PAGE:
A Message from the Executive Office
In my first communication to you, I am pleased to share that there is now an Adult Services-specific toll-free number (844) 697-3505 which will be answered by the OCFS Human Services Call Center staff. The number will be staffed from 8:30 am to 5:00 pm, Monday through Friday (excluding holidays).
Call Center staff will answer basic questions about the APS and Family-Type Homes for Adults programs and will provide contact numbers for local districts. For those districts that have created a shared mailbox, Call Center staff will send messages directly to you.
Utilizing the Human Services Call Center for Adult Services calls furthers Governor Cuomo’s Consolidated Call Center Project that provides callers with consistent, accurate high quality customer service. OCFS was selected to be an anchor agency and created the Human Services Call Center which takes calls for 11 state agencies – and now includes Adult Services for local districts.
This helpful service will assist both state and local adult services staff as well as our customers.
Thank you all for the work you do in behalf of our state’s vulnerable adults.
From the Director
How Does APS Matter in a Client's Life?
By Alan Lawitz, Director, Bureau of Adult Services
Two brief vignettes sent recently by local APS supervisors illustrate vividly how important the work of APS staff can be to the lives of the vulnerable adults they work with every day:
From Pat Hand, APS Supervisor of St. Lawrence County:
“One of my caseworkers (Andrea Hayden) was assigned a referral a few weeks ago involving an 86-year-old female who resides alone, has no family, and was calling her pharmacy daily about her prescriptions. One of the problems the pharmacy had was that the client had not been seen by her doctor in years and the doctor refused to renew the prescriptions until she was seen.
Andrea visited the client and convinced her to see her doctor and made the appointment for her. Andrea attempted to call the client to remind her but got no answer. The client’s neighbor who assists was out of town. Andrea went to the home but could not get in. Neighbors had not seen the client in days and were surprised she was not answering the phone, since she rarely goes anywhere.
Andrea went to the local police department and convinced them to return to the client’s home. The client was found on the floor where she had been for over 24 hours with a possible broken hip. The rescue squad was called and the client was sent to the hospital.”
Thanks to Andrea’s knowledge of the client’s situation, her efforts to stay in contact with the client, and her diligence, she was able to work with the police to intervene and save her client from a desperate situation. That’s what APS does.
Sue Bacon, Supervisor of Wayne County APS, sent the following from Nola Colatarci, Senior Caseworker:
“I have been with Wayne County DSS for almost 30 years. I have been a senior caseworker for about 25 of those years. A few years ago, I was visiting a 74-year-old client who had been in a wheelchair due to polio since the age of nine. We had a wonderful caseworker/client relationship and she always called me her ‘angel.’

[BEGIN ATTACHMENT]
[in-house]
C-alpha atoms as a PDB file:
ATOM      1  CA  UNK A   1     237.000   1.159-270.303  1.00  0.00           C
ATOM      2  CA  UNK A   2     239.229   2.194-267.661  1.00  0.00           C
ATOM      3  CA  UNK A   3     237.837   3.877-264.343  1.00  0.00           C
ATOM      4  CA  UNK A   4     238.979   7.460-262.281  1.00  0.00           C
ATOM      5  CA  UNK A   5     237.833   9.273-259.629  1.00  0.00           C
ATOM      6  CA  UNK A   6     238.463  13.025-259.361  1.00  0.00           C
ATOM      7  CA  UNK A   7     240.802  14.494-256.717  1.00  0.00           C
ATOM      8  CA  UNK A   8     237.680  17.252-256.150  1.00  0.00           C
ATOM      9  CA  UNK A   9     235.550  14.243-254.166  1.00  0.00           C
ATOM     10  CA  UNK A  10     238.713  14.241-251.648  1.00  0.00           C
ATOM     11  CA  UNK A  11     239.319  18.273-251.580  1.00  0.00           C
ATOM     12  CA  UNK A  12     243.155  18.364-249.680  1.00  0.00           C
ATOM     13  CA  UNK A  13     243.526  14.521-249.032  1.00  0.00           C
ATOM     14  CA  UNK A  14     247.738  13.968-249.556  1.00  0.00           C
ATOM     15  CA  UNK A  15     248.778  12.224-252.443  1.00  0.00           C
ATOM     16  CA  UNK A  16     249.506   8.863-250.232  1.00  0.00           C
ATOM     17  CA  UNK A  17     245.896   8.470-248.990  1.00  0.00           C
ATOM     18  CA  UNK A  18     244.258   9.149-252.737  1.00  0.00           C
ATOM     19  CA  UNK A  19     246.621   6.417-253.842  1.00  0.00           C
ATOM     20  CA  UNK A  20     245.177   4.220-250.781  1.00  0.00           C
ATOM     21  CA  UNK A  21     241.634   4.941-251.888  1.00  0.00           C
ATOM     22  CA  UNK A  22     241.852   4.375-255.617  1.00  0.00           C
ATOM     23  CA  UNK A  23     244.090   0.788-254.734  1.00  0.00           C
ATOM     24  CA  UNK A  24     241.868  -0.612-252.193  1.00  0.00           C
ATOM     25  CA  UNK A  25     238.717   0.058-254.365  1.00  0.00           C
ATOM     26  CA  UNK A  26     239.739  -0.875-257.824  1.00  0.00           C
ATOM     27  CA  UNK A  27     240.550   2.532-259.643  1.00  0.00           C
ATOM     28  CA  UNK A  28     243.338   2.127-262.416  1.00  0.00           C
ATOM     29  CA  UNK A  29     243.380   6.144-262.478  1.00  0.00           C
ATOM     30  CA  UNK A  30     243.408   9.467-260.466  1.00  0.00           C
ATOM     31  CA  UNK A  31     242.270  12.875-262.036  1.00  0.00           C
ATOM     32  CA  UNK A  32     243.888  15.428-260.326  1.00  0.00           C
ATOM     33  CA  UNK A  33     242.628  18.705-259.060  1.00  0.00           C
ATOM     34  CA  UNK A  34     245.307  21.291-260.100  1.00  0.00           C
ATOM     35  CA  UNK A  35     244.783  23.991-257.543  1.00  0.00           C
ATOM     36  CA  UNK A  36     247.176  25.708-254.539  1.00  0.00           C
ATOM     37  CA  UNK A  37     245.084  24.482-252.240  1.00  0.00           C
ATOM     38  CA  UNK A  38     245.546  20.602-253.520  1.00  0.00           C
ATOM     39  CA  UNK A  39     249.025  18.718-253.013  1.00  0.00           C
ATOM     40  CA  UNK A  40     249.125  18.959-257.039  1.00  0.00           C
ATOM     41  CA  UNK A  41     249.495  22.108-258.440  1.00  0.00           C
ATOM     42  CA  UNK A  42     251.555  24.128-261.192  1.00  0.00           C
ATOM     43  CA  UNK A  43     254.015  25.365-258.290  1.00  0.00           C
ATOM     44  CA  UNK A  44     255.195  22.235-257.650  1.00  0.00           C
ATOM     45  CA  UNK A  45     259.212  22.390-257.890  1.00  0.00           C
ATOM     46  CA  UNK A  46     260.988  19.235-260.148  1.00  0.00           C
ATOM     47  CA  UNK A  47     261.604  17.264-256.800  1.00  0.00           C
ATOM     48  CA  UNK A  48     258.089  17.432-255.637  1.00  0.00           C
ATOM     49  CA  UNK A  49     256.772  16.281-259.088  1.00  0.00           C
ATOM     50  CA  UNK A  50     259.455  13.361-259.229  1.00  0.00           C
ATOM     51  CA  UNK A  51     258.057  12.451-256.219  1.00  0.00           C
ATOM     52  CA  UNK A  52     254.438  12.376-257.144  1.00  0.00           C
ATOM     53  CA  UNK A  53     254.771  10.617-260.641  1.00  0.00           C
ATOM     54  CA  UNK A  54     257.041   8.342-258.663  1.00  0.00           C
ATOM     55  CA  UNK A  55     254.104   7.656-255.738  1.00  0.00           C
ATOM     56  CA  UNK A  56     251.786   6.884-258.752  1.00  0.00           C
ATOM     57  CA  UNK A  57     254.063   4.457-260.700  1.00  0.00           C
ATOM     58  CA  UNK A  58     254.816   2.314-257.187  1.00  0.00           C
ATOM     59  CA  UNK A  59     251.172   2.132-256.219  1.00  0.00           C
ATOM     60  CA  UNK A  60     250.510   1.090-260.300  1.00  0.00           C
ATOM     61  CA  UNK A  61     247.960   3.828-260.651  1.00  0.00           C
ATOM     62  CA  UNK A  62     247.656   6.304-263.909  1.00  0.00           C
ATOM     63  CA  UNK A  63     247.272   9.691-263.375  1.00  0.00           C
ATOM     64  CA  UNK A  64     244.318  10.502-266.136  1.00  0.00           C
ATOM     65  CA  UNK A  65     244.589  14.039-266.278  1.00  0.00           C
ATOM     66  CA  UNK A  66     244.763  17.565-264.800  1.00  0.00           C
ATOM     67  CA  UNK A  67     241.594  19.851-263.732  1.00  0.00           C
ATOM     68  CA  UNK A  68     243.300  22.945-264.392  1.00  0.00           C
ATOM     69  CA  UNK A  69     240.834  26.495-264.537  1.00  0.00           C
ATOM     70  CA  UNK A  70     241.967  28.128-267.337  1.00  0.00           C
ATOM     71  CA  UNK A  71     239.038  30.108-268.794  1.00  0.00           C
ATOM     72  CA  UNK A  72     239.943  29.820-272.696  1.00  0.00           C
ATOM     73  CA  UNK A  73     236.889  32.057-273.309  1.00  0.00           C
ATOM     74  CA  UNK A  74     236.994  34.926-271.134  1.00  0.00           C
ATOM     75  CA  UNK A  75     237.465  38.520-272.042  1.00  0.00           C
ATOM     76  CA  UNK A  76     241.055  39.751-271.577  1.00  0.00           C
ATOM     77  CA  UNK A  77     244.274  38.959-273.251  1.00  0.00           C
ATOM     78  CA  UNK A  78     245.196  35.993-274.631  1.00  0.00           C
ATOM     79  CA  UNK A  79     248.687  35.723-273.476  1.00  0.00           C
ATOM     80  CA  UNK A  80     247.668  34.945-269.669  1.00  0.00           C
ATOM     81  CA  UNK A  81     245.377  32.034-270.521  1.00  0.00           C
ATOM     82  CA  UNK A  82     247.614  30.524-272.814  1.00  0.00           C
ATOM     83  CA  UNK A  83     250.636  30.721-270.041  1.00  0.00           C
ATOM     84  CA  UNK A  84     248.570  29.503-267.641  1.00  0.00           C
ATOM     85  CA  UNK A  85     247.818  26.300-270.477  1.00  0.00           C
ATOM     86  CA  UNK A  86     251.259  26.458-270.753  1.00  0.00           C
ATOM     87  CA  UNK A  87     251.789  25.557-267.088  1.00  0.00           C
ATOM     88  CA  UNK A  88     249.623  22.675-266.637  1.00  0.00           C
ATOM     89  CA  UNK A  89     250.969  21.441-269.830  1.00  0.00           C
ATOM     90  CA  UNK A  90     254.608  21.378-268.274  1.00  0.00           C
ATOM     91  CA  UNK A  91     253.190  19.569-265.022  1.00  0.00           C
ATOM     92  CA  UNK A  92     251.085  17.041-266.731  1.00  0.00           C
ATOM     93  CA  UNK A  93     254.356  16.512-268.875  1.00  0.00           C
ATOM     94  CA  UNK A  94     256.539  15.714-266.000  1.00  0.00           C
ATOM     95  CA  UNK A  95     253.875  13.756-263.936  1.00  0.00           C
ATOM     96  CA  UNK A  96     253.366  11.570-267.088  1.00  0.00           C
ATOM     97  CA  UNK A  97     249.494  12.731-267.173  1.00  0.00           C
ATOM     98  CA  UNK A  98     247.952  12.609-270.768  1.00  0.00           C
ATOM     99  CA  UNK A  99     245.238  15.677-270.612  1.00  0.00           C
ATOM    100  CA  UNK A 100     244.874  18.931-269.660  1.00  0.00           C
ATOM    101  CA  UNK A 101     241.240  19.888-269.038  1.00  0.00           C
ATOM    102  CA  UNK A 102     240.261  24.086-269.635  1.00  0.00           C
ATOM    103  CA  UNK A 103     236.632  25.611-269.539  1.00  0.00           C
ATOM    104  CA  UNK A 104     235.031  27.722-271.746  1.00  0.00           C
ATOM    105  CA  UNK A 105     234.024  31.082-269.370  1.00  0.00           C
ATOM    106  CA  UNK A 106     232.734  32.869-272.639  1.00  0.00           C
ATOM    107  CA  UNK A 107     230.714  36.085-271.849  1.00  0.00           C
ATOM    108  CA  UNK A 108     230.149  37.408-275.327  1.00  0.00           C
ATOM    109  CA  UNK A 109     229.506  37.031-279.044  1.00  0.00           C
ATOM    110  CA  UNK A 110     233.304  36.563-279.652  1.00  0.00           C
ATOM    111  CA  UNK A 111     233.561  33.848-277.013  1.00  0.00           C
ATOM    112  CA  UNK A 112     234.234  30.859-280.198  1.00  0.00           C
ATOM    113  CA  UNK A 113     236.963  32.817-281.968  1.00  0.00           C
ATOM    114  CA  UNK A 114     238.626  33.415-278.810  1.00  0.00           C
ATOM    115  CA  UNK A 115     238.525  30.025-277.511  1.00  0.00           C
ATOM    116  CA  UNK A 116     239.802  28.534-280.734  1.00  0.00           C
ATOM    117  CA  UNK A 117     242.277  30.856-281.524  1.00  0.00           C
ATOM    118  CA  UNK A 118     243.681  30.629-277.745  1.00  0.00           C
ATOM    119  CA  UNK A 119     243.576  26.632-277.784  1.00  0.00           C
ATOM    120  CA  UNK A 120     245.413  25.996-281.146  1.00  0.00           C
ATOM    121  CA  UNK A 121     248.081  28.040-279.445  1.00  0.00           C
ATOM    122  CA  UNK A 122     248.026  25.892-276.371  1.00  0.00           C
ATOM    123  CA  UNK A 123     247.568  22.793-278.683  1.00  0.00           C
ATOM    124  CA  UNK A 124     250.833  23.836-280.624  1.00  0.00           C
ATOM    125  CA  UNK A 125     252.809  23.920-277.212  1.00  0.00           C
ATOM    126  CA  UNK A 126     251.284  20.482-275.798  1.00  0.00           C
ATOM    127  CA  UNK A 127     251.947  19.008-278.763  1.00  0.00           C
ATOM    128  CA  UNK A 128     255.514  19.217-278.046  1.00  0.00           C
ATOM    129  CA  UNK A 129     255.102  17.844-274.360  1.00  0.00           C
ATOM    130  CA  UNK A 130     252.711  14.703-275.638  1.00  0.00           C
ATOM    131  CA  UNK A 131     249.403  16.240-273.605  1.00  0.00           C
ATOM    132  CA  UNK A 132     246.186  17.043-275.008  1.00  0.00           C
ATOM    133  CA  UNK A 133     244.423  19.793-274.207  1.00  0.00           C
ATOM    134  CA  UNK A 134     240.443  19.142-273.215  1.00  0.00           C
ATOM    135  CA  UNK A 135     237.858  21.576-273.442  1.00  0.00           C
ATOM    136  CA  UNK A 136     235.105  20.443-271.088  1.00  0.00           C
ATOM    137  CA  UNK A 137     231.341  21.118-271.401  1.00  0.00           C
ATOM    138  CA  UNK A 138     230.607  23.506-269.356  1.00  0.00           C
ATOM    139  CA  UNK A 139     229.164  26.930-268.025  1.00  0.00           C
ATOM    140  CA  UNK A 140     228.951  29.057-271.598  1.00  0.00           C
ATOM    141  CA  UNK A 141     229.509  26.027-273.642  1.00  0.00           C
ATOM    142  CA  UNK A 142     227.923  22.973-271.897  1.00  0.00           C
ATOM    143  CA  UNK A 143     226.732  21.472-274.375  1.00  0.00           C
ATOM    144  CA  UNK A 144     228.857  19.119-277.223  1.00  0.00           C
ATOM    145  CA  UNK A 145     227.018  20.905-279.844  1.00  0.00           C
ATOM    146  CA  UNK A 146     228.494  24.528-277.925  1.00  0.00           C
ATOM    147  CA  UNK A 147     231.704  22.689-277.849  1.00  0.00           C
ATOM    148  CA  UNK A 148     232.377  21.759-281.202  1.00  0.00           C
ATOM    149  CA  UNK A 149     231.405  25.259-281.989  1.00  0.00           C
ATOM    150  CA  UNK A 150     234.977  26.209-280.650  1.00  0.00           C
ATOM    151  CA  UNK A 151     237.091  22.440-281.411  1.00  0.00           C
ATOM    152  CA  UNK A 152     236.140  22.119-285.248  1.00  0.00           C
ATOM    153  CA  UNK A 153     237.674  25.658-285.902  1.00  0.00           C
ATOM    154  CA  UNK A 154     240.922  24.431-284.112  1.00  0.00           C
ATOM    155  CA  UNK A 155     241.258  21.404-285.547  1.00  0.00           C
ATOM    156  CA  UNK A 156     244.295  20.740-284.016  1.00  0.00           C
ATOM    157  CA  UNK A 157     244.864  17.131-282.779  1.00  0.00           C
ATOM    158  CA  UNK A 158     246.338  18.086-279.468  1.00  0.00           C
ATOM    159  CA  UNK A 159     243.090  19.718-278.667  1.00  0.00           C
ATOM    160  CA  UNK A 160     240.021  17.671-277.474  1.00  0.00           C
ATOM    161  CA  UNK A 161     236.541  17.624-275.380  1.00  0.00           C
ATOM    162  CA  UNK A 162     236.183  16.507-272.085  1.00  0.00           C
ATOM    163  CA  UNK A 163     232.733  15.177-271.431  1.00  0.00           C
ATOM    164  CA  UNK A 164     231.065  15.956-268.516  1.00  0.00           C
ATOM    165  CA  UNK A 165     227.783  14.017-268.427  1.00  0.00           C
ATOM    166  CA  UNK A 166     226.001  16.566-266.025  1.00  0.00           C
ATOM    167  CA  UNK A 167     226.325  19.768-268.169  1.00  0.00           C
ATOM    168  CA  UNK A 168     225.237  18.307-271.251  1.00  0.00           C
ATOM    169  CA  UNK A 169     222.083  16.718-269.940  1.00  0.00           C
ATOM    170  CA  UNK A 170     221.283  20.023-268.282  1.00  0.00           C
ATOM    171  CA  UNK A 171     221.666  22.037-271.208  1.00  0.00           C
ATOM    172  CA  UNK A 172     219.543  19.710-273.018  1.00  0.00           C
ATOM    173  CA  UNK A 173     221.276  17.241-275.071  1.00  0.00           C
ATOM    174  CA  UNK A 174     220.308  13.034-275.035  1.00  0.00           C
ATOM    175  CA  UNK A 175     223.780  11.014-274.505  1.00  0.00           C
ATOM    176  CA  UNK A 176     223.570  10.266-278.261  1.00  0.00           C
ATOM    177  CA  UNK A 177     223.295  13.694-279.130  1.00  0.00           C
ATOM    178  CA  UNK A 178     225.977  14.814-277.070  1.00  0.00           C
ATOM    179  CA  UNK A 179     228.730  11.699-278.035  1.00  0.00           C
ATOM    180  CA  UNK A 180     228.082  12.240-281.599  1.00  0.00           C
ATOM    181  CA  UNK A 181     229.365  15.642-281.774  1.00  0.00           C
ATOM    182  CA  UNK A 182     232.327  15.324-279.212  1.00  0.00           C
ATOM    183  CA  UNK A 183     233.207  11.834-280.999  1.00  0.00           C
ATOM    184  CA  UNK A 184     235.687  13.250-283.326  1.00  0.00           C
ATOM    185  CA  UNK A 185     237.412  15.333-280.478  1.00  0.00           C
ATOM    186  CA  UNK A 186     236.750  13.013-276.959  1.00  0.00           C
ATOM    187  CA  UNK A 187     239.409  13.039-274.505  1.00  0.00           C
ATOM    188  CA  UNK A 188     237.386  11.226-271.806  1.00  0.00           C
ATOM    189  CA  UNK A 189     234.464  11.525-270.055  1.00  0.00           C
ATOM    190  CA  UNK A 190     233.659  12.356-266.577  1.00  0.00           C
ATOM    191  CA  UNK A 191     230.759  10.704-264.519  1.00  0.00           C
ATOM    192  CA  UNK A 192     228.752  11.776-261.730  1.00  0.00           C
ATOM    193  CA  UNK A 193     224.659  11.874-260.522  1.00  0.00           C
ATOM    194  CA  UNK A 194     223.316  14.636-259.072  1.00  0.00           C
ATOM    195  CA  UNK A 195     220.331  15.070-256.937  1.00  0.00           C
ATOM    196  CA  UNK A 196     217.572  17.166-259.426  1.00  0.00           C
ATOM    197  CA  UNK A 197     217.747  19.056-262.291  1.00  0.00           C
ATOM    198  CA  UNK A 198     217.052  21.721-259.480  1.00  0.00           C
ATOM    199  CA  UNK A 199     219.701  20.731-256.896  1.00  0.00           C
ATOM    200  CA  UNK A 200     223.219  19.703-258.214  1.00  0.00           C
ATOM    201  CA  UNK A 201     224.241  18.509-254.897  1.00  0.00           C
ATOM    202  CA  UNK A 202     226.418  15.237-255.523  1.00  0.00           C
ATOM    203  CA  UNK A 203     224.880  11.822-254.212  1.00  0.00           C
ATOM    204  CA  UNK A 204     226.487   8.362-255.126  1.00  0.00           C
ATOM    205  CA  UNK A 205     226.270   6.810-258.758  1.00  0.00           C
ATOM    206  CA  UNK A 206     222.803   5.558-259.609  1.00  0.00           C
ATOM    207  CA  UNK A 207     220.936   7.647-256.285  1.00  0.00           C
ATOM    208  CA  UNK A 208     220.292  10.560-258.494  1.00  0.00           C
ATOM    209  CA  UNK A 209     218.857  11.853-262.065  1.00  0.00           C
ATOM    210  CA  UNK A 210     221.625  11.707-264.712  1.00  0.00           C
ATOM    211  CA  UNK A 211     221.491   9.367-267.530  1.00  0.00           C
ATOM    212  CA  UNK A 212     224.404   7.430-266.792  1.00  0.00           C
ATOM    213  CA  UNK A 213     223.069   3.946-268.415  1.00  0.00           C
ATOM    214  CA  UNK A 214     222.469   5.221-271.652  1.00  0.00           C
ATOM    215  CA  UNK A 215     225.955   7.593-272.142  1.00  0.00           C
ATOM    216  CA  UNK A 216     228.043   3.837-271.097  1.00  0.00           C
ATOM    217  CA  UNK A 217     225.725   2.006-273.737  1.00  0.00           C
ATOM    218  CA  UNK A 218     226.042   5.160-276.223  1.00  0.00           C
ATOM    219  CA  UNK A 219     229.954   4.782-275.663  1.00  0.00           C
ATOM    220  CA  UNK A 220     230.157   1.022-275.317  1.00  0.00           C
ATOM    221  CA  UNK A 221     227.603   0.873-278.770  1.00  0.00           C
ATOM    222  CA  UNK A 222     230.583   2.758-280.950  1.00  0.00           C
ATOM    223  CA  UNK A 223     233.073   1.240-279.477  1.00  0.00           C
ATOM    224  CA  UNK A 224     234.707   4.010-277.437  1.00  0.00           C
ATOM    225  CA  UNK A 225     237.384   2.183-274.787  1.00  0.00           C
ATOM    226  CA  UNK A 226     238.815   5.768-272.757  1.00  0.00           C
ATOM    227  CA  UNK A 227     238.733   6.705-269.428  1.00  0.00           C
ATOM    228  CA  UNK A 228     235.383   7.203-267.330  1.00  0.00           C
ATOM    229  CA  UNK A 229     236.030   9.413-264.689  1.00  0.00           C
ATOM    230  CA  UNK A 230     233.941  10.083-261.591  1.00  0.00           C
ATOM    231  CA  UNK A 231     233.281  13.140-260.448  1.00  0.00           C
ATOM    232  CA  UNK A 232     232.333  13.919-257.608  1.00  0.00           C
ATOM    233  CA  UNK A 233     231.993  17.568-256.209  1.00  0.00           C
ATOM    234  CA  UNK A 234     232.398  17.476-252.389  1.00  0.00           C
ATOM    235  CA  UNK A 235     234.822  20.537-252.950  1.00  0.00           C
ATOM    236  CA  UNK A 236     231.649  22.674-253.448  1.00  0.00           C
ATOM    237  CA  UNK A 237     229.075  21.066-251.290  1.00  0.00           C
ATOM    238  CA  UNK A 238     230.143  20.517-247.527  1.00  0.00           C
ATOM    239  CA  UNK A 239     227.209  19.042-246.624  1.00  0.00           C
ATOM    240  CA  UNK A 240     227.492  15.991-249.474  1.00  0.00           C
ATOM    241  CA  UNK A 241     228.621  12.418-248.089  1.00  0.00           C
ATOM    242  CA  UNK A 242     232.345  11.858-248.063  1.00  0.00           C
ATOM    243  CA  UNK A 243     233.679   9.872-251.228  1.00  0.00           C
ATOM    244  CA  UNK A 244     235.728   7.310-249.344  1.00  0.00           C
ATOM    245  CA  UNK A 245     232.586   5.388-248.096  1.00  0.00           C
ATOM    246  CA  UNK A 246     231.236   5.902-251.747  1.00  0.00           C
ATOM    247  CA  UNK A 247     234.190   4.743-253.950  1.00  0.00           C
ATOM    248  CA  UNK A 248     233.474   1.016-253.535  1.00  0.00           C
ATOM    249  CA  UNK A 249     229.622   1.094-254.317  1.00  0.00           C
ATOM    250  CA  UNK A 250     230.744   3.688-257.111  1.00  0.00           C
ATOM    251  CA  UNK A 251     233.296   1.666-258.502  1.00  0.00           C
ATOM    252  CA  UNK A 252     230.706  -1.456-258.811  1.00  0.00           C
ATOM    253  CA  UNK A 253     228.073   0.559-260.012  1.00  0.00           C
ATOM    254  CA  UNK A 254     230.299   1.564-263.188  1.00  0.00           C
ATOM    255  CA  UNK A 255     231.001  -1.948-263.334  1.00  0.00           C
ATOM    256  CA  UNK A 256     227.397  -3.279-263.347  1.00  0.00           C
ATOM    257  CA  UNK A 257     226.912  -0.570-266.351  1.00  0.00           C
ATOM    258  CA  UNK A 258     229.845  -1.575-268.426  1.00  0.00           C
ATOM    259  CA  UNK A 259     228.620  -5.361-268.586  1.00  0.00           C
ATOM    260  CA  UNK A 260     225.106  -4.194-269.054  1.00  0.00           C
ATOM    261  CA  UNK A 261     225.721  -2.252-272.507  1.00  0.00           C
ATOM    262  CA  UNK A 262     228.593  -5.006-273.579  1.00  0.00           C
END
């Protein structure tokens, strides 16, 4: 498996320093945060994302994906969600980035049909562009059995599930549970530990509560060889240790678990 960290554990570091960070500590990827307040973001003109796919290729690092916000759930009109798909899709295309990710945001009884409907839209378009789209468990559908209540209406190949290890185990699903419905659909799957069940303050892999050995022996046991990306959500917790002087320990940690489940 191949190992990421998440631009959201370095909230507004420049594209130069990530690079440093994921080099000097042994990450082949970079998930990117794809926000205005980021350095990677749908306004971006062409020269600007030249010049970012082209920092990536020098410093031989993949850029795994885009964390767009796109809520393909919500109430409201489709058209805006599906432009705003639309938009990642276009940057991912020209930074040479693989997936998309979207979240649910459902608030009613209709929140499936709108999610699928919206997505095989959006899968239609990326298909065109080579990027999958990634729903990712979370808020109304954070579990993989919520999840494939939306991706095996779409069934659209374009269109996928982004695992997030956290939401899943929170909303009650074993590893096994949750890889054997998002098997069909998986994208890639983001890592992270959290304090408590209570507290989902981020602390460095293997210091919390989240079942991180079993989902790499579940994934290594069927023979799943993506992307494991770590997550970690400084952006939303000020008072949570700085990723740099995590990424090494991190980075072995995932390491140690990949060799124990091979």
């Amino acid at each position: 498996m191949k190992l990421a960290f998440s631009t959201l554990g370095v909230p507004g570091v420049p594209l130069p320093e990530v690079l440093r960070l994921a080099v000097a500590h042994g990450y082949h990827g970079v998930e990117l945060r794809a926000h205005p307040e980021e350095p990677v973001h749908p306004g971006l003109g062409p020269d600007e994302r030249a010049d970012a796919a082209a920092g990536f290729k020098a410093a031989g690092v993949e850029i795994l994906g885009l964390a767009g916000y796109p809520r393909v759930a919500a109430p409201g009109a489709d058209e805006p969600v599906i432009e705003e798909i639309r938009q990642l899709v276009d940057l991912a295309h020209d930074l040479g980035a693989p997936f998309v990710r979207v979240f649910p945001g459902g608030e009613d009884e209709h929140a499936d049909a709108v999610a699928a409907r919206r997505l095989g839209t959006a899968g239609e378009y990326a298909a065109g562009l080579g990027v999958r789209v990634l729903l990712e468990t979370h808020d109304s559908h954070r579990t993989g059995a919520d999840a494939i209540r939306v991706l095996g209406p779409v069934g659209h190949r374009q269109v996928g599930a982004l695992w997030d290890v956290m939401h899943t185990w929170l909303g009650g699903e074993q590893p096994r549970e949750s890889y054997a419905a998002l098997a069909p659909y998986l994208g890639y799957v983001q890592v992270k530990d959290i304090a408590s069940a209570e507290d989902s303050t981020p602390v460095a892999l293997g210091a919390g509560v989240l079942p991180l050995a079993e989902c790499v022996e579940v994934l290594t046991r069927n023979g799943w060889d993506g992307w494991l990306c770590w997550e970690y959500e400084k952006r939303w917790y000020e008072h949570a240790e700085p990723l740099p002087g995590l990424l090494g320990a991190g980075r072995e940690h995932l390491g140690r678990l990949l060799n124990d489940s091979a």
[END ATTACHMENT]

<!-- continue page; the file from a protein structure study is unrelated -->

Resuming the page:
While sitting at her dining room table for assistance with paperwork, my client asked if I thought angels knew they were angels. I said that her question was fascinating but I had never given it any thought. As I again became absorbed in the paperwork at hand, I almost missed it at first, but heard her softly say ‘I guess they don’t.’ That was the nicest thing anyone has ever said and I have never forgotten it.
Never underestimate what assisting others may mean to them. The small gestures we make in our careers can mean the world to someone. Maybe all APS workers are ‘angels’ and we just don’t know it!”
Thank you for this story. This shows the enormous positive impact that a caseworker can have. Although APS workers may not hear it as often as they should, it is absolutely great when clients and others important in their lives do express their appreciation for the good work that APS does. In this issue, you will find several additional stories from across the state about how APS caseworkers help their clients.
2014 Adult Abuse Training Institute (AATI)
Adult Abuse Training Institute (AATI) attendees report that the quality of the presentations was excellent, and there were numerous opportunities for networking and discussions of best practices. Representatives of financial institutions, law enforcement, the Securities and Exchange Commission and the U.S. Postal Inspector were among those presenting at AATI, along with many staff of local Adult Protective Services and offices for the aging.
OCFS presented preliminary findings of its New York State Cost of Financial Exploitation Study. Additionally, AATI included several plenary sessions and workshops related to the conference themes of: Recognizing and Responding to Financial Exploitation as well as Promoting a Multidisciplinary Response to Protection of Vulnerable Adults. Keynote speaker Nora David Eisenhower, Assistant Director of the federal Consumer Financial Protection Bureau’s Office of Financial Protection for Older Americans, discussed the role of the federal government in preventing and addressing financial exploitation of vulnerable elderly persons.